Premature ejaculation (PE) is the most common sexual complaint reported by men, regularly affecting roughly one in three men. When a man ejaculates too quickly during sex with a partner, he may feel like a bad lover. His partner may consider him a selfish lover. A host of other self-defeating emotions are often thrown into the mix—such as shame, resentment, and inadequacy—that only compound the problem.
While PE can be troubling to men and to their partners, a big part of the problem with PE is the way we approach it. In our sexual mythology, we applaud women who can reach orgasm quickly (and, often, do it again) and yet glorify men who can last like the Energizer Bunny in bed. We've somehow made “fast” a good thing for women and something close to the end of the world for men.
What if we thought of PE as part of the same fabulous sexual responsiveness and body-sensitivity that we applaud women for? It would certainly take a lot of the pressure off the guy—and his penis—which, ultimately, is half the battle in managing PE. The truth is, a variety of techniques can help a man gain more control over when he ejaculates. And there are plenty of ways to enjoy satisfying, responsive sex when a guy does reach orgasm early. Attitude, as the old saying goes, is far more important than aptitude, and it's certainly true when handling PE.
PE can feel frustrating, painful, and embarrassing. As a result, men (and their partners) want to know why they have PE and, perhaps more important, how to fix it. The fact is, PE has a variety of causes, physical, psychological, and otherwise, which aren't always easy to untangle.
PE is often a chronic, lifelong problem that begins in adolescence. What was once believed to be an anxiety disorder is now thought to include not just psychological factors but biological origins as well. In fact, researchers now believe that there well may be a genetic basis for chronic PE, not unlike congenital heart problems and other conditions or “defects” present at birth.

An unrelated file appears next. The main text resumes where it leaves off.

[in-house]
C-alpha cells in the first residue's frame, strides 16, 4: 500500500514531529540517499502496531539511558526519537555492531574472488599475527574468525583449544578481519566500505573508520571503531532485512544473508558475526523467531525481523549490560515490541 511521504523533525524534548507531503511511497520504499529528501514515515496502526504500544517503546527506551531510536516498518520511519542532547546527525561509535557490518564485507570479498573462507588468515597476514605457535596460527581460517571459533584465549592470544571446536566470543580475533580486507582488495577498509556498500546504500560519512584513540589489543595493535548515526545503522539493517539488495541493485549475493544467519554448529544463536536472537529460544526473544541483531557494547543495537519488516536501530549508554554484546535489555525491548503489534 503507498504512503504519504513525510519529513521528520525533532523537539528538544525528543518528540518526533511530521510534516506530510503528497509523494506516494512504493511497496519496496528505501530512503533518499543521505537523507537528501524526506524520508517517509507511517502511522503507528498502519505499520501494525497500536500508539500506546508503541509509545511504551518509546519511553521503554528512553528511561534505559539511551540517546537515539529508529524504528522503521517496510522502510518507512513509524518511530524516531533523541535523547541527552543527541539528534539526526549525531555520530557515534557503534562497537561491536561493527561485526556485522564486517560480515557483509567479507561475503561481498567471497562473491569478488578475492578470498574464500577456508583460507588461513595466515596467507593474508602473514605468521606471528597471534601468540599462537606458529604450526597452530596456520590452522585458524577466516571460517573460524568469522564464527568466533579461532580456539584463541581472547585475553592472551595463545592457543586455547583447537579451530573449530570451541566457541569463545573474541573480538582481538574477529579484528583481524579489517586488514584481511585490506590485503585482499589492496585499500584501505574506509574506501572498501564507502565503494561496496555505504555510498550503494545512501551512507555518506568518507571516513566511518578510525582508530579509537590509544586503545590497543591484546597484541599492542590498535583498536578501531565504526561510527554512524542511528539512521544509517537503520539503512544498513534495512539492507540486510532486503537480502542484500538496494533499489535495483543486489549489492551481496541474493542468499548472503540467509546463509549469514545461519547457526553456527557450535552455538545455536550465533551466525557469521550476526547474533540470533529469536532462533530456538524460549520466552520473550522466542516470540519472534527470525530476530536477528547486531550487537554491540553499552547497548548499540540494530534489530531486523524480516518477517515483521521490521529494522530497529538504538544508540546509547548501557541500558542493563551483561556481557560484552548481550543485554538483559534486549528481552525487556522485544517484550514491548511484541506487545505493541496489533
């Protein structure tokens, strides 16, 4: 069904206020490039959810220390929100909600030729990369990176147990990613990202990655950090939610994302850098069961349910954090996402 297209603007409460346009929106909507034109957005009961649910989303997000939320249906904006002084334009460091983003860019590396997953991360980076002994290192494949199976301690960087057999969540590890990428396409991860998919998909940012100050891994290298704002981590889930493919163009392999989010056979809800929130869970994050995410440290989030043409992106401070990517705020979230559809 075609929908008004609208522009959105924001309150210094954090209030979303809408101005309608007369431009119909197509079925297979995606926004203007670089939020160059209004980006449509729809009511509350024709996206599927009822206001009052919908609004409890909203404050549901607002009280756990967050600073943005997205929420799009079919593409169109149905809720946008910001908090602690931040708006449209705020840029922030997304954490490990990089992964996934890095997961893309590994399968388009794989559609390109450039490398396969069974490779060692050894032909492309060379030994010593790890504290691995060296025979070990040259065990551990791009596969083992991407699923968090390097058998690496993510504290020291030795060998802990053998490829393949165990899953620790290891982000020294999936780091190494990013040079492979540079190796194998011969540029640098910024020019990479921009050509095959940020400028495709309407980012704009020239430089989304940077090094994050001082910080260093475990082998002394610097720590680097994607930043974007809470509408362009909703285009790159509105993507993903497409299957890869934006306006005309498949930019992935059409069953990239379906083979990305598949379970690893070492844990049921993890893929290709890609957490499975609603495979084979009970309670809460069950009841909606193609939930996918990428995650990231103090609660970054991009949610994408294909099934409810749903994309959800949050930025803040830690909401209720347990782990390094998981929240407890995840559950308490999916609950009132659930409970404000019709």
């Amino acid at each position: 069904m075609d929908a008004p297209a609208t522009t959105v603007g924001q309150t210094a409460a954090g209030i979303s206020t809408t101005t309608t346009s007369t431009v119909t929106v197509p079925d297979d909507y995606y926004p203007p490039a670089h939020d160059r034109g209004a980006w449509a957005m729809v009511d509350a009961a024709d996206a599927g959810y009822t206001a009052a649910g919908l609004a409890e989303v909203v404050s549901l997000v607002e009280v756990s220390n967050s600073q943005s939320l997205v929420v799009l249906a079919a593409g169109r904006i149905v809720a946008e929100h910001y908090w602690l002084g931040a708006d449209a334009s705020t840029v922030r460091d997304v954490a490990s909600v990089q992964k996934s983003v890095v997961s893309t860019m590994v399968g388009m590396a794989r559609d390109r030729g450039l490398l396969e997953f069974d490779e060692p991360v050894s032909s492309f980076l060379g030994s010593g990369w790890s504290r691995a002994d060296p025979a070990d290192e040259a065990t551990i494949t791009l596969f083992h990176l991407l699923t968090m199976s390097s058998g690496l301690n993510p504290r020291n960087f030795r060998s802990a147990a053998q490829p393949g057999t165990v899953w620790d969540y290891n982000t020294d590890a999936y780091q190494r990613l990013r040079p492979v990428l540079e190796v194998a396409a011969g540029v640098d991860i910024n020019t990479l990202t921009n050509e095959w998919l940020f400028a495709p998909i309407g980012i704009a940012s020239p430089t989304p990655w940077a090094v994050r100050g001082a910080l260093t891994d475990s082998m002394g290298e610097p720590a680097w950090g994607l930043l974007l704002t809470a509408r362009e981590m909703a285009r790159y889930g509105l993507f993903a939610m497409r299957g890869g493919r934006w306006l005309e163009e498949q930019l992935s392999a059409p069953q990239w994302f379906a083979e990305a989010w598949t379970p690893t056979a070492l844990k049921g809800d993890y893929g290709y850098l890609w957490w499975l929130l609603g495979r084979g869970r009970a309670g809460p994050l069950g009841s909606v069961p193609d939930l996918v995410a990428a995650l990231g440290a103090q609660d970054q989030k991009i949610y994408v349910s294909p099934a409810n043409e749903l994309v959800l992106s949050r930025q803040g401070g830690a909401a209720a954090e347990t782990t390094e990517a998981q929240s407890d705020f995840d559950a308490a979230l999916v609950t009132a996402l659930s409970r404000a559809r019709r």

Additional factors may contribute to or worsen PE. For example, many men develop PE as a result of hurrying to finish during masturbation, perhaps because of guilt or shame (or maybe just because they have a lack of privacy, with siblings, parents, or roommates who barge in unannounced), which creates a pattern that is difficult to break in adulthood. Other men have disappointing early partner sex experiences, which may cause performance anxiety about their body's response and their ability to please a partner, in turn making it difficult to relax during sex.
Other men develop PE after years of satisfactory ejaculatory control. Reasons include stress or anxiety (inside or outside the bedroom), erectile problems, certain medications, and hormonal disorders or other health conditions. In these cases, PE is usually considered situational or acquired, and develops after men have already had previous sexual relationships without ejaculatory problems.
Every man reaches orgasm before he would like to at one time or another during sex with a partner. While that's not necessarily premature ejaculation (PE), trying to quantify how long intercourse should last depends on a lot of factors: Is PE related to a specific length of time, like the widely used definition of two minutes or less of thrusting? Or is PE when a man reaches orgasm before he and his partner want him to?
Ultimately, one couple's PE is another couple's perfect sex. We define PE as a man reaching orgasm earlier than he and/or his partner would like him to, without the ability to control the timing of his ejaculation. It all depends on the sexual style of the two people having sex, how focused they are on intercourse versus other types of sexual activity, and what each person hopes to get out of sex. For some couples, climaxing early is a regular occurrence that is not troublesome. Sometimes men's partners take their rapid ejaculation as a positive sign that they must be very sexually excited by them (and thus very attracted to them). For others, a man's lack of ejaculatory control affects how satisfying sex is for one or both partners. So much of our sex lives is left to our perceptions.
No magic number for length of intercourse defines PE; rather, it depends on how sex is working for the two people having it. If you or your partner are feeling unsatisfied with intercourse, the focus should not be on time frames, but on expanding your sexual repertoire and learning about sex to increase your feeling of control over what happens to you in bed. You can also explore a range of treatments for PE, whether through education, masturbation exercises, medical treatment, or sex counseling, therapy or coaching.